The so called “debt limit” debate in the U.S. Congress – there is no debate on the floor of the U.S. Congress between contending parties, and President Joe Biden; head of the U.S. Senate Chuck Schumer, and all the Democrat members of Connecticut’s U.S. Congressional Delegation, insist there should be none -- is really a campaign kabuki theatre featuring the following question: Should there be a debt limit on borrowing by the federal government at all?
Democrats have decided there should be no debt limits. There are difficulties in pressing this point, not the least of which is – Congress has established a debt limit to force the federal government to adhere to rational and necessary curbs on spending. The current national debt is about $31.46 trillion and rising.
The U.S. Congress, a political body constitutionally charged with getting and spending tax dollars, closed any discussion on the point when it established the borrowing debt limit. And, unfortunately for spendthrift neo-progressives in Congress, attempts to carve a path around the debt limit will be perceived by the general voting population as highly reckless and irresponsible, particularly in the midst of a politically caused recession in which the value of U.S. currency has been reduced by inflation, which is caused by excessive regulation, excessive taxation and excessive spending.
It is not possible to talk your way around the following proposition: getting and spending are casually related. The more you take from the public in taxation and borrowing, the more you will spend. This cycle invariably repeats itself – hence the need for debt limits.
Throughout the whole of history, the relationship between the people and its governments has been an inverse one: The richer the government, the poorer the people. Occasionally, revolutionaries with knives in their brains kick back, as happened during the French Revolution, when heads rolled from the guillotine, among them that of King Louis and his wife, Marie Antoinette. As a mark of disdain, French revolutionaries buried the king in a common grave, his dissevered head positioned at his feet.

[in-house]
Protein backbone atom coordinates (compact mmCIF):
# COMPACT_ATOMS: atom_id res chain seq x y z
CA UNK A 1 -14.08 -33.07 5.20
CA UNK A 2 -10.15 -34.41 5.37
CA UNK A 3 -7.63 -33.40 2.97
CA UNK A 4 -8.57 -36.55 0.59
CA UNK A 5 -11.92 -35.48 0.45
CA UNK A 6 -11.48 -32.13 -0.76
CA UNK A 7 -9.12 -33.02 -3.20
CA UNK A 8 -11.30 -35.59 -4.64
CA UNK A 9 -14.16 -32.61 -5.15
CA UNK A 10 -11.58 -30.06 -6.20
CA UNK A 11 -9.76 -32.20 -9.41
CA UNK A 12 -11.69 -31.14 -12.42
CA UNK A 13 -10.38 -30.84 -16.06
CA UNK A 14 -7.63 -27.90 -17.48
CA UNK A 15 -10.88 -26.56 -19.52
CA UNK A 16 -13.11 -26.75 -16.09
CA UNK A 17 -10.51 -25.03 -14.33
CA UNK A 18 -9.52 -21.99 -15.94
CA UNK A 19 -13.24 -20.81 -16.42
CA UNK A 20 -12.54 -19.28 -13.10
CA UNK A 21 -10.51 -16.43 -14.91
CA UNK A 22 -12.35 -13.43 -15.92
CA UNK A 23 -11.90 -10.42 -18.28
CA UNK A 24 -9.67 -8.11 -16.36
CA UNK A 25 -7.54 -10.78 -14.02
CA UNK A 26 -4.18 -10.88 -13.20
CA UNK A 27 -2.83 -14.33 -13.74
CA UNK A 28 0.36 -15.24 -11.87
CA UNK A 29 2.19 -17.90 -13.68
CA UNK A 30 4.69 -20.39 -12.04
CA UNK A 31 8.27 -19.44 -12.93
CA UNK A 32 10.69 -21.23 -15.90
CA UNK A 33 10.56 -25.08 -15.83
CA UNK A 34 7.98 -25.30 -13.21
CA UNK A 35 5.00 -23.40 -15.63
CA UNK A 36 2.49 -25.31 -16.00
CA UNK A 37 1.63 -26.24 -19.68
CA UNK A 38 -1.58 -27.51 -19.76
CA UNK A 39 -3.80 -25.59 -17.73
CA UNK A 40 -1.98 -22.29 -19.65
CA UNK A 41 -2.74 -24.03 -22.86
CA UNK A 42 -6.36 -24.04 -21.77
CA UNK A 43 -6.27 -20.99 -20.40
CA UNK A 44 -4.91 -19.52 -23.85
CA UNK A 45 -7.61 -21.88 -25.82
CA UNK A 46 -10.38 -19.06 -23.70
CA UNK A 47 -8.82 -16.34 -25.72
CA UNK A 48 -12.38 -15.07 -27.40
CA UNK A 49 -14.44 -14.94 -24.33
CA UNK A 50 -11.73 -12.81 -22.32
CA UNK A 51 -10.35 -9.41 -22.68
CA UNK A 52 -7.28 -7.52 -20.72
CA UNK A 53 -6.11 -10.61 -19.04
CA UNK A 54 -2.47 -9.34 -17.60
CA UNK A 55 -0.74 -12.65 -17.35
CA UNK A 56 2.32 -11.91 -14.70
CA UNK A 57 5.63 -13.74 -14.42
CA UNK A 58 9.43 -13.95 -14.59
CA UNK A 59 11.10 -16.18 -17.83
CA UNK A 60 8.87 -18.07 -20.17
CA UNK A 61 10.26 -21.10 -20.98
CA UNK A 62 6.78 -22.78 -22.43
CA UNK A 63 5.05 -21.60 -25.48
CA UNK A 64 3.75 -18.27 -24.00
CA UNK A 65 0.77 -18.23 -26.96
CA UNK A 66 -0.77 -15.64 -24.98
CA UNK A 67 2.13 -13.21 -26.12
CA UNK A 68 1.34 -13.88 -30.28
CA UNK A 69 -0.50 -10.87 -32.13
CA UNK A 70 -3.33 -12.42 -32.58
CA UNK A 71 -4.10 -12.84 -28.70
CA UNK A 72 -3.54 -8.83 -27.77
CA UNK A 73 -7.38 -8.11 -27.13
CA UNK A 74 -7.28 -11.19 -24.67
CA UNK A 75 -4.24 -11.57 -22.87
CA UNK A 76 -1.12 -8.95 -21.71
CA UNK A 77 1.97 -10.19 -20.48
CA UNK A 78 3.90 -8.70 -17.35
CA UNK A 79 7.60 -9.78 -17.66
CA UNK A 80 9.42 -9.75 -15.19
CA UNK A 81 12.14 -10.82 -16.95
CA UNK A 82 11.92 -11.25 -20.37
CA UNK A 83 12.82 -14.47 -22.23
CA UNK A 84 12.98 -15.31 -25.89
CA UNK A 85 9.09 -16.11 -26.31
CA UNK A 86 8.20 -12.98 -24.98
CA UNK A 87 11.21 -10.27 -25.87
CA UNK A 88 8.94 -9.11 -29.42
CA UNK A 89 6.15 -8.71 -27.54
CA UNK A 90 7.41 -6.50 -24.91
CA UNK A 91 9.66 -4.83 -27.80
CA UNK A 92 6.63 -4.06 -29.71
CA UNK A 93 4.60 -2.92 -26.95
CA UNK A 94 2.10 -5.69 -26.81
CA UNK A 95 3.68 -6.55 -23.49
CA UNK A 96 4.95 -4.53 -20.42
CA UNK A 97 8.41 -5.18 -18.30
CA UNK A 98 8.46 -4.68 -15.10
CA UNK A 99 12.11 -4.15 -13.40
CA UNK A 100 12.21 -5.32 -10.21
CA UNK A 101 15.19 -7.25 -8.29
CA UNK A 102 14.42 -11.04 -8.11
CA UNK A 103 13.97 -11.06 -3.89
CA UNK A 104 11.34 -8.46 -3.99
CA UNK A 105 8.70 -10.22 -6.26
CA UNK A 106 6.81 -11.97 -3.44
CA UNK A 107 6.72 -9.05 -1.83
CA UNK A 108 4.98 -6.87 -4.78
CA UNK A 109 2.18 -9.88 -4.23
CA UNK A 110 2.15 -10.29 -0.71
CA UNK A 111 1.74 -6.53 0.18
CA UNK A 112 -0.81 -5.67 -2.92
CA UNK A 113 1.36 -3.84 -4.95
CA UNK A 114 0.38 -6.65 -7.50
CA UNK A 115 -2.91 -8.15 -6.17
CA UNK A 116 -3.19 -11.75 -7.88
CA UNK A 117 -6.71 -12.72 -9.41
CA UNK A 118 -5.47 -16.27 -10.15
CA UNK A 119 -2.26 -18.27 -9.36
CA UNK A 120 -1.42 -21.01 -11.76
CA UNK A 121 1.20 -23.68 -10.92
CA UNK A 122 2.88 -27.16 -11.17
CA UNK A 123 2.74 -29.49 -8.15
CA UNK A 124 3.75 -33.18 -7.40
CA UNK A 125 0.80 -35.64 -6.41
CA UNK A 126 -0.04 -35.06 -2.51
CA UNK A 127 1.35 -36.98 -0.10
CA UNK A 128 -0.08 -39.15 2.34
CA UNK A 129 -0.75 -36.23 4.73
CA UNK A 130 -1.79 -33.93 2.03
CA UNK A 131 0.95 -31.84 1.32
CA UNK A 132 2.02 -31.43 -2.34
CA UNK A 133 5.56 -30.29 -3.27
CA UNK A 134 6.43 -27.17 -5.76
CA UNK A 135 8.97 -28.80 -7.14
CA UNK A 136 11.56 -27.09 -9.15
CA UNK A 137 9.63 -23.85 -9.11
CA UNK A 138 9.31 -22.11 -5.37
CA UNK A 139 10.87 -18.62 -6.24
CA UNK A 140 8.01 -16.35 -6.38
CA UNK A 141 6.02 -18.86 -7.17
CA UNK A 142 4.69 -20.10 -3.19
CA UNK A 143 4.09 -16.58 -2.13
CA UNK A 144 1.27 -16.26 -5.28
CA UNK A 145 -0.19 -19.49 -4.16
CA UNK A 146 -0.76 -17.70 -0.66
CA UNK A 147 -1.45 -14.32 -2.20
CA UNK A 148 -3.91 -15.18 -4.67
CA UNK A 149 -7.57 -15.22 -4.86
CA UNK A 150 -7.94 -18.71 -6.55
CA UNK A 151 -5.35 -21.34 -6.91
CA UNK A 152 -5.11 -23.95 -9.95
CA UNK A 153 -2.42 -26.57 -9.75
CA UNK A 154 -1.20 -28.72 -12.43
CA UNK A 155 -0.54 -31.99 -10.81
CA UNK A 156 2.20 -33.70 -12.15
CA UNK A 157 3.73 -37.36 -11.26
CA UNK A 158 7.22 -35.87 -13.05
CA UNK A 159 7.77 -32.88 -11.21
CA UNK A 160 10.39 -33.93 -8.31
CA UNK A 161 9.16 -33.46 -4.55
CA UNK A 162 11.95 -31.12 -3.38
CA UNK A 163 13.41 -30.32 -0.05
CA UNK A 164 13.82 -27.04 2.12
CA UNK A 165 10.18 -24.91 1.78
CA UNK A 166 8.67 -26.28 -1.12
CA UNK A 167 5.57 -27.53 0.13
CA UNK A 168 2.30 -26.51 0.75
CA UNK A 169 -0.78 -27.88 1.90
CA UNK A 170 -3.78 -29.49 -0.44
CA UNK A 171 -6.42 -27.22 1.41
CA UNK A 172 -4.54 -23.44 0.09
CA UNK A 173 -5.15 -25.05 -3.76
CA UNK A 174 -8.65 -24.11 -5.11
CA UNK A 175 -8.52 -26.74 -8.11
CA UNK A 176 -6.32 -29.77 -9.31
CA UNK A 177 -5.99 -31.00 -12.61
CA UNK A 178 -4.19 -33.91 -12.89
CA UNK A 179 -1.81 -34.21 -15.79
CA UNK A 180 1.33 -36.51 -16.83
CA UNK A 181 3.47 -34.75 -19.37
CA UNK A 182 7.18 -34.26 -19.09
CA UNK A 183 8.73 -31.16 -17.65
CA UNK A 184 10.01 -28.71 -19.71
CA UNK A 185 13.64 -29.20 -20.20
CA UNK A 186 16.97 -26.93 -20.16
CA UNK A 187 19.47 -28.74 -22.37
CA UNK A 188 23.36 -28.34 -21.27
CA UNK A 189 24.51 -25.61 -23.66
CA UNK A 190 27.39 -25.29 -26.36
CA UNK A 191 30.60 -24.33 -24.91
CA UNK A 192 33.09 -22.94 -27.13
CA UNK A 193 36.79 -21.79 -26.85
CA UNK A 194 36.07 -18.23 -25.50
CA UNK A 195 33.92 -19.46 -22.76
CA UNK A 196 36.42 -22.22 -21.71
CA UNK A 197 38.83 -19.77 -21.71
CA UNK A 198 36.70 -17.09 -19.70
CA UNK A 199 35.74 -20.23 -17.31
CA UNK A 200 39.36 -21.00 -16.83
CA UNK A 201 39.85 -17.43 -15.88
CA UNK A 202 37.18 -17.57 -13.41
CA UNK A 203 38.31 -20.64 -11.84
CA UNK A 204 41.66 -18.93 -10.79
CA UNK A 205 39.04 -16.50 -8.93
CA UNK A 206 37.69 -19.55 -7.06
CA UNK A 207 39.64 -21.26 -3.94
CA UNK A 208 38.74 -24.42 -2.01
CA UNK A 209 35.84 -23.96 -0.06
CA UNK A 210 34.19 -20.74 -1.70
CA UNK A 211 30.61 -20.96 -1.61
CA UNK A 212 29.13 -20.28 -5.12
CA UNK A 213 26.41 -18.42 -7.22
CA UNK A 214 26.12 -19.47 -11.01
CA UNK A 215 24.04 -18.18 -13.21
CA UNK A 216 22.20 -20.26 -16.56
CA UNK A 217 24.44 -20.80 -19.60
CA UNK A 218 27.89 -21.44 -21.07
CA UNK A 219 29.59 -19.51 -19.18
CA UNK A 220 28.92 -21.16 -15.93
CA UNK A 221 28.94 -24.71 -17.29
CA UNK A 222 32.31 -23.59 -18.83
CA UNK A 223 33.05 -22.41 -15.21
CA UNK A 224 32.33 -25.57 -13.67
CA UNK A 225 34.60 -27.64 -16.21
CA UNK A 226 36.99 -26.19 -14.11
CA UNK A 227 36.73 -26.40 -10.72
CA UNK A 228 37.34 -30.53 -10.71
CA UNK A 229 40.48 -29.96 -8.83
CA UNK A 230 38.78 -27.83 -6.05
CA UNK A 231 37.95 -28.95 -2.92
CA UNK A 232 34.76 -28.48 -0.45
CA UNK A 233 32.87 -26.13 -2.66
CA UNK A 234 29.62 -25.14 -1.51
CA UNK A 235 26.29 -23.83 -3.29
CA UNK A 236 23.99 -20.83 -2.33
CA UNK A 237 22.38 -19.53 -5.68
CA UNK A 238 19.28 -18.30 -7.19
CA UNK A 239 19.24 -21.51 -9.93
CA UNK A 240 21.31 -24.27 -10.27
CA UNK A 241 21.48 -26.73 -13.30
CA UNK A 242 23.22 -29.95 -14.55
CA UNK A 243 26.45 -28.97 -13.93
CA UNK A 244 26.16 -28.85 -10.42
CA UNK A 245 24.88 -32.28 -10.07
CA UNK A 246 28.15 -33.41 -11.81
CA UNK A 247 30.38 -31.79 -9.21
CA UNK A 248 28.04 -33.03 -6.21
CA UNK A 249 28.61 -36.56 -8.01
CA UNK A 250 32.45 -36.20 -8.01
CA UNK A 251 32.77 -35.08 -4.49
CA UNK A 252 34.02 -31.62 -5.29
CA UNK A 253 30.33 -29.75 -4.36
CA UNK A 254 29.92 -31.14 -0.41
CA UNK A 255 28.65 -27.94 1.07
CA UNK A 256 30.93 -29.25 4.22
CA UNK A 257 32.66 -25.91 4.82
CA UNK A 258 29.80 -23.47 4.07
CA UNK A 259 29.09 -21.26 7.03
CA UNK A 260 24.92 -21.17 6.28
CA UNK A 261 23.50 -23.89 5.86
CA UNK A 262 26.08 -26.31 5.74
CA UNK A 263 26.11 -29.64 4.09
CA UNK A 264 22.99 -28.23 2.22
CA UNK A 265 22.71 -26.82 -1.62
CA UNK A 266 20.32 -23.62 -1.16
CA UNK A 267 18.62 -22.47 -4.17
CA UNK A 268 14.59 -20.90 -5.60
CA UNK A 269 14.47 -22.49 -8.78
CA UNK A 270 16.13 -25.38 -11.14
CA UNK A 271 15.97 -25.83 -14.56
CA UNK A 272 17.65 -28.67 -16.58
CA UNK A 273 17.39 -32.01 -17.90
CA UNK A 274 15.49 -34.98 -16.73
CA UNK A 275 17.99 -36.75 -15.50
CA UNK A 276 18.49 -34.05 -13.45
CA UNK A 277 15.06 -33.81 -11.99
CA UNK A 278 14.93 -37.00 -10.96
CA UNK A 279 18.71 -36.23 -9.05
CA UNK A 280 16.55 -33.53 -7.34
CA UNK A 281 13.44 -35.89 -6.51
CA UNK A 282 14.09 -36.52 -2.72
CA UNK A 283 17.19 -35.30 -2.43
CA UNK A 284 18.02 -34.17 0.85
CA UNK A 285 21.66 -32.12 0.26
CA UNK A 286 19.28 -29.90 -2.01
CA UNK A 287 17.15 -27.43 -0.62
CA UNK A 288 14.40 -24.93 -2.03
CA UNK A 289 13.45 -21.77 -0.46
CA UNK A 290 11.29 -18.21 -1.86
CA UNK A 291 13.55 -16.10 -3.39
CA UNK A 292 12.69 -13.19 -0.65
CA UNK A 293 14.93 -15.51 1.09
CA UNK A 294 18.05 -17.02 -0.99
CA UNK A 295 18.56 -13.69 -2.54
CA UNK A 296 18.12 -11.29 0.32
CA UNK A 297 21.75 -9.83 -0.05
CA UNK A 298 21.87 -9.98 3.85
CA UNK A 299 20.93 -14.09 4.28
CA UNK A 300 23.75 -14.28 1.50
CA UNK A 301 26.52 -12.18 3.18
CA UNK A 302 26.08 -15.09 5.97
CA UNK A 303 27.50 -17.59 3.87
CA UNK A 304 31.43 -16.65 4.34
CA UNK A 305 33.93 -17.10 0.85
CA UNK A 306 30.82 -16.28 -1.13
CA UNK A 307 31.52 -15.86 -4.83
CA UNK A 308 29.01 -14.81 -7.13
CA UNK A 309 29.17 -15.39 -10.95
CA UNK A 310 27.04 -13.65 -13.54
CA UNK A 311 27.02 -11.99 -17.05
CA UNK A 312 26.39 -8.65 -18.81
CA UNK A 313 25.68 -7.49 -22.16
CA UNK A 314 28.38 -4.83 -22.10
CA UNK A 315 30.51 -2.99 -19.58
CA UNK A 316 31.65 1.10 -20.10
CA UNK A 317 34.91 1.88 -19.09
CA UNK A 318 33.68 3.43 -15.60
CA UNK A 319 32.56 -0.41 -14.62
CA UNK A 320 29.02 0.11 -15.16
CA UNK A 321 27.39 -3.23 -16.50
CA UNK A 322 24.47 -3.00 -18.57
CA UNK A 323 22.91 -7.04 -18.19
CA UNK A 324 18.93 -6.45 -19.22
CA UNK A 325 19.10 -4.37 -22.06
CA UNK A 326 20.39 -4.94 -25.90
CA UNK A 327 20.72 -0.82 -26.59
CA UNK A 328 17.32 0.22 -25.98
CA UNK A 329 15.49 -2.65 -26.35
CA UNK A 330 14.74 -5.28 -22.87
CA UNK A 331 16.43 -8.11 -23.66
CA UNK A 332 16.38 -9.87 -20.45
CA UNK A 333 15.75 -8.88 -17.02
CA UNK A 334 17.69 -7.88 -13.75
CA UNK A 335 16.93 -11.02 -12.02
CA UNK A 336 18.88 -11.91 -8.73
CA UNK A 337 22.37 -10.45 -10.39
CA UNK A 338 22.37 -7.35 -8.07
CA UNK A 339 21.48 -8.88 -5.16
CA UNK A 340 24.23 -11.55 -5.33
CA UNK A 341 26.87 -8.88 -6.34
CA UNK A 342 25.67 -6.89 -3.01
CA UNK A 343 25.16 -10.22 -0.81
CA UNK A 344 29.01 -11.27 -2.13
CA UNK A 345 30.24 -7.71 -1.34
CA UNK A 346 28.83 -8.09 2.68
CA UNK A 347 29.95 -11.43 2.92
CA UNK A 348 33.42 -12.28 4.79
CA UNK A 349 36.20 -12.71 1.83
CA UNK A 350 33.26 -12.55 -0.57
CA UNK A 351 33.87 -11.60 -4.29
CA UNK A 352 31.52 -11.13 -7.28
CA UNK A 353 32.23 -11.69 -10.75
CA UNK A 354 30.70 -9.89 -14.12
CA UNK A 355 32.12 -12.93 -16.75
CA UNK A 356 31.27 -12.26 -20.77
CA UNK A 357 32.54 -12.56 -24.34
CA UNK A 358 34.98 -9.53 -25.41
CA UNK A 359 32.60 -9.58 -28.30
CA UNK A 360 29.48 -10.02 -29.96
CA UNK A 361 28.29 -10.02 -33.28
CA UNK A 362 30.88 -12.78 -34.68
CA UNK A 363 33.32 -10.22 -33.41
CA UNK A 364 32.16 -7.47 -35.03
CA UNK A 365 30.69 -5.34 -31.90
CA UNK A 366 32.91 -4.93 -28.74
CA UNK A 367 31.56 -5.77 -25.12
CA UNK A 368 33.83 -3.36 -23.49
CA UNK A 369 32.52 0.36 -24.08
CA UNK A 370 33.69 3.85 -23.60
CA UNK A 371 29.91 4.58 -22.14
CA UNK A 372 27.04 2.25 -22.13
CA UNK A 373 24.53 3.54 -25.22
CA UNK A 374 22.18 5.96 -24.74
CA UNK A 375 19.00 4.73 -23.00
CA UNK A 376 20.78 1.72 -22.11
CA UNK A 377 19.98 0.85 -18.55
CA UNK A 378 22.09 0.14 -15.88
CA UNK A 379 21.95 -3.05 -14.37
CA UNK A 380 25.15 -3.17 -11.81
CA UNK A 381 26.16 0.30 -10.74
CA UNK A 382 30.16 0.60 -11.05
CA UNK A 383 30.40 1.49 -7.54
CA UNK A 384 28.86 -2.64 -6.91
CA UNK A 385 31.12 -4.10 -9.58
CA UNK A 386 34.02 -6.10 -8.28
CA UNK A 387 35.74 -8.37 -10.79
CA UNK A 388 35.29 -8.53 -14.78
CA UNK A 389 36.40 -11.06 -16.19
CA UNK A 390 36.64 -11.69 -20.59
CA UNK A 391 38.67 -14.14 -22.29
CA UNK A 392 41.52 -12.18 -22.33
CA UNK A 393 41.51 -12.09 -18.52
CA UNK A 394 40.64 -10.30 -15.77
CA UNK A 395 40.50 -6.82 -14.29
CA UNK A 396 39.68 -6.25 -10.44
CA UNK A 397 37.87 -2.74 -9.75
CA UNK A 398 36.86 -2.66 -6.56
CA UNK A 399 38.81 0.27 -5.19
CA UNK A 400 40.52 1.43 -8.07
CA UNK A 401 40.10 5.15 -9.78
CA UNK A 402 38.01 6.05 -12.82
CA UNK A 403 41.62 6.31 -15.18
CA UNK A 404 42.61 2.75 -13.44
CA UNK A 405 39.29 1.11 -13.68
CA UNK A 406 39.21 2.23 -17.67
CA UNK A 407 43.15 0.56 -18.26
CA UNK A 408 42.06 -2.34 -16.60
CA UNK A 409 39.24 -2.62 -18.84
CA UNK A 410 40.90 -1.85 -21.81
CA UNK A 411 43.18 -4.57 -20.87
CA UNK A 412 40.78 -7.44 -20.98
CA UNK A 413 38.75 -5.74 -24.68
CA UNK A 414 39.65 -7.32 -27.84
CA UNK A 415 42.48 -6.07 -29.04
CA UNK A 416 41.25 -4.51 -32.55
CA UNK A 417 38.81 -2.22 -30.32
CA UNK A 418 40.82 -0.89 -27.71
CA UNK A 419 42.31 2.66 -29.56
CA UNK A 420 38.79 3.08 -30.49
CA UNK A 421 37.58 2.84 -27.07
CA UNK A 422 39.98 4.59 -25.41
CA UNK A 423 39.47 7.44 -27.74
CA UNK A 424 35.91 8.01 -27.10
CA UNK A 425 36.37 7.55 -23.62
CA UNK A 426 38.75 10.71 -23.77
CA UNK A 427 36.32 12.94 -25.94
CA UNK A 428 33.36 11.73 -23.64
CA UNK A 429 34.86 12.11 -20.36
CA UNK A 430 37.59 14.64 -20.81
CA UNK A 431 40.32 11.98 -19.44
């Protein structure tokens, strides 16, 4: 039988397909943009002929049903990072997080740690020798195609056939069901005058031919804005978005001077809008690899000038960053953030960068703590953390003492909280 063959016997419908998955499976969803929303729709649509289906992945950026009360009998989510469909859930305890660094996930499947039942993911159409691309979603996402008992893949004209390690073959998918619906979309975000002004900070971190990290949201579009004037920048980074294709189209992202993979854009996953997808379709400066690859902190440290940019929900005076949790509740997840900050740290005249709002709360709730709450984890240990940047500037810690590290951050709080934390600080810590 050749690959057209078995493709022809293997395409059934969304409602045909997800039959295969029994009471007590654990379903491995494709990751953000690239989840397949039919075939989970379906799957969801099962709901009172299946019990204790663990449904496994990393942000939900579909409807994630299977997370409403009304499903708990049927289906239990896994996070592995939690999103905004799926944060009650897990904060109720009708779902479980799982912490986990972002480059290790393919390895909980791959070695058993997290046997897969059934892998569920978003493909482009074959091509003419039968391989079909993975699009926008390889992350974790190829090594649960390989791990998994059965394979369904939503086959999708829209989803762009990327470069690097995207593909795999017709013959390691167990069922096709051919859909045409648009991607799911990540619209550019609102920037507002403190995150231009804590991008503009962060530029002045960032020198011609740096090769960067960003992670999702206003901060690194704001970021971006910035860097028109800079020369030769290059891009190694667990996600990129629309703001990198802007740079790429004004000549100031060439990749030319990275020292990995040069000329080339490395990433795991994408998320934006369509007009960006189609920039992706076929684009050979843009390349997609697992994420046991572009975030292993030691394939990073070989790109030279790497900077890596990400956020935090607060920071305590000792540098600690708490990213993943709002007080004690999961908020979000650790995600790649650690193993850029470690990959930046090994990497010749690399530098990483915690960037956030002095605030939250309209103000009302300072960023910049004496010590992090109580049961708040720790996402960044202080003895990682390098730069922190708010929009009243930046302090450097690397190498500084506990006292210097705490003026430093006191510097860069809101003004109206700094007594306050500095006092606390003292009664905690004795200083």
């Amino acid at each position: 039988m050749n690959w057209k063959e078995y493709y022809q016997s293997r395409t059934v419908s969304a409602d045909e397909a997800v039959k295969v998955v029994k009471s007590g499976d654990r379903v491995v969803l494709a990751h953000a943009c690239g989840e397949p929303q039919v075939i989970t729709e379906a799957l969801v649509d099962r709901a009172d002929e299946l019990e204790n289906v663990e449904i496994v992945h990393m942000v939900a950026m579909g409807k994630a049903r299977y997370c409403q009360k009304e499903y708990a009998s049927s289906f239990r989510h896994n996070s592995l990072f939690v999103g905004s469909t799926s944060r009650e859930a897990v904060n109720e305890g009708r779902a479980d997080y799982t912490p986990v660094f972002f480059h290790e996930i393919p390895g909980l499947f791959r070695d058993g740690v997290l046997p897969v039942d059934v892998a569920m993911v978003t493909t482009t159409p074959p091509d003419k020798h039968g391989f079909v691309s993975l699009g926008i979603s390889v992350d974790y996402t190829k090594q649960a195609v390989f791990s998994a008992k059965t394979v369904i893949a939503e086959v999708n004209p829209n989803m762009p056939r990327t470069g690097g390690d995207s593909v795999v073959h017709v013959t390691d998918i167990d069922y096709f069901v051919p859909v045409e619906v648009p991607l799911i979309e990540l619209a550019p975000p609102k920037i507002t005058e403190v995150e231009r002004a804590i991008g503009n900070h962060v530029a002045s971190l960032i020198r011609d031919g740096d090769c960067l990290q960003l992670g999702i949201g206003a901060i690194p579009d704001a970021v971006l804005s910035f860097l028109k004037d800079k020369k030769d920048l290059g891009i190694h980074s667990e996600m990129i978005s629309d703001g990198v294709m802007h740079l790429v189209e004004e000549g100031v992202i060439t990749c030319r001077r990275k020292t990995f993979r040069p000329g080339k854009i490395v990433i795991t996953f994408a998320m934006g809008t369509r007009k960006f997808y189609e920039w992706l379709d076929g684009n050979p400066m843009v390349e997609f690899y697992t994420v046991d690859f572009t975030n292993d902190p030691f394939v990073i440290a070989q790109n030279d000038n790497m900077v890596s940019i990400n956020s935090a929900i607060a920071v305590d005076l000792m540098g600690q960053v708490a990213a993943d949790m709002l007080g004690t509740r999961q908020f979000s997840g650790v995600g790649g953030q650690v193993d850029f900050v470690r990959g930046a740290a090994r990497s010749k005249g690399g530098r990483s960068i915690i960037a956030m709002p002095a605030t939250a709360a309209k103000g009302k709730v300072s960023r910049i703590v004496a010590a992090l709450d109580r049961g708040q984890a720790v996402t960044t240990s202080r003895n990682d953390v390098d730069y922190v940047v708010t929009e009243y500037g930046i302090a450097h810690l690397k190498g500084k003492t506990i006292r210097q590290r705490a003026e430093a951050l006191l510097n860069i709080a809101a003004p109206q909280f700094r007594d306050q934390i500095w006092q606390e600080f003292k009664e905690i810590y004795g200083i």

Democracies generally do not run to such extreme violence. In the United States, an informed public occasionally dissevers a president from his position and votes in a new head of government, leaving the head of his or her predecessor firmly attached to his or her shoulders.
National Republicans are prepared to raise the debt limit, provided a swarm of neo-progressives in Congress agrees to cost cuts.
And so, here we are, as usual, in a political standoff.
Other presidents, even the inimitable Barack Obama, have in the past agree to trade increases in the debt limit for cost cuts. The rise of federal debt under the reclusive Biden has been spectacular. And, precisely because Biden is reclusive and has during his term in office been unwilling to face even a handful of contrarian journalistic interrogators, what might be called the President’s political “vision for the country” over which he presides has not been effectively challenged.
The result of the media’s passivity has been an open border, the surrender of Afghanistan and a major airbase to the Taliban and China, raging inflation, insupportable spending, and a kind of domestic isolationism rare in American politics. Biden’s interactions with the media are much too infrequent, and even his communicators are unwilling publically to answer important questions.
Meanwhile in Connecticut, the state, under pressure from minority Republicans, also has enacted spending caps – guardrails intended to prevent the state legislature from overspending. A recent attempt to bypass spending guardrails brought a stern rebuke from Lamont: “If you don’t like the spending caps, vote them out, but don’t play games. None of these gimmicks!”
And the gimmick? Republican leader in the state Senate Kevin Kelly noted in a recent opinion piece: “The budget and tax packages passed in the legislature last week propose moving more than $500 million in spending – with the possibility of going up to $1.1 billion – outside of the spending cap.”
Democrat Speaker of the House Matt Ritter’s response to this neo-progressive Democrat attempt to overleap the guardrails was disappointingly typical: “The Governor may not like [the] approach, but it doesn’t violate the guardrails. Is it outside the spending cap? Yes. Does it violate the guardrails? No.”
The more often spending is moved outside the spending cap, the more often the efficacy of the cap is diminished.
The “smart fiscal guardrails that have led us to the cusp of the first state income tax cut in three decades,” Kelly responded, “ain’t broke, and they don’t need fixing. Taxpayers deserve a state budget with significant tax relief, which respects the fiscal pledges we have all made as state lawmakers.”
Ah yes, pledges, like tax cuts, may always be revoked by neo-progressives in the Democrat dominated General Assembly who have pledged themselves to a getting and spending regime that requires them to establish permanent tax increases and temporary tax relief, so as to ease their way to re-election.
Don Pesci is a political columnist of long standing, about 40 years, who has written for various state newspapers, among them The Journal Inquirer, the Waterbury Republican American, the New London Day, the Litchfield County Times, the Torrington Register Citizen and other Register Citizen papers. He maintains a blog, among the oldest of its kind in Connecticut, which serves as a repository and archive, for his columns; there are approximately 3,000 entries in Connecticut Commentary: Red Notes From A Blue State, virtually all of them political columns stretching back to 2004. He also appears once a week Wednesdays on 1080 WTIC Newstalk radio with Will Marotti.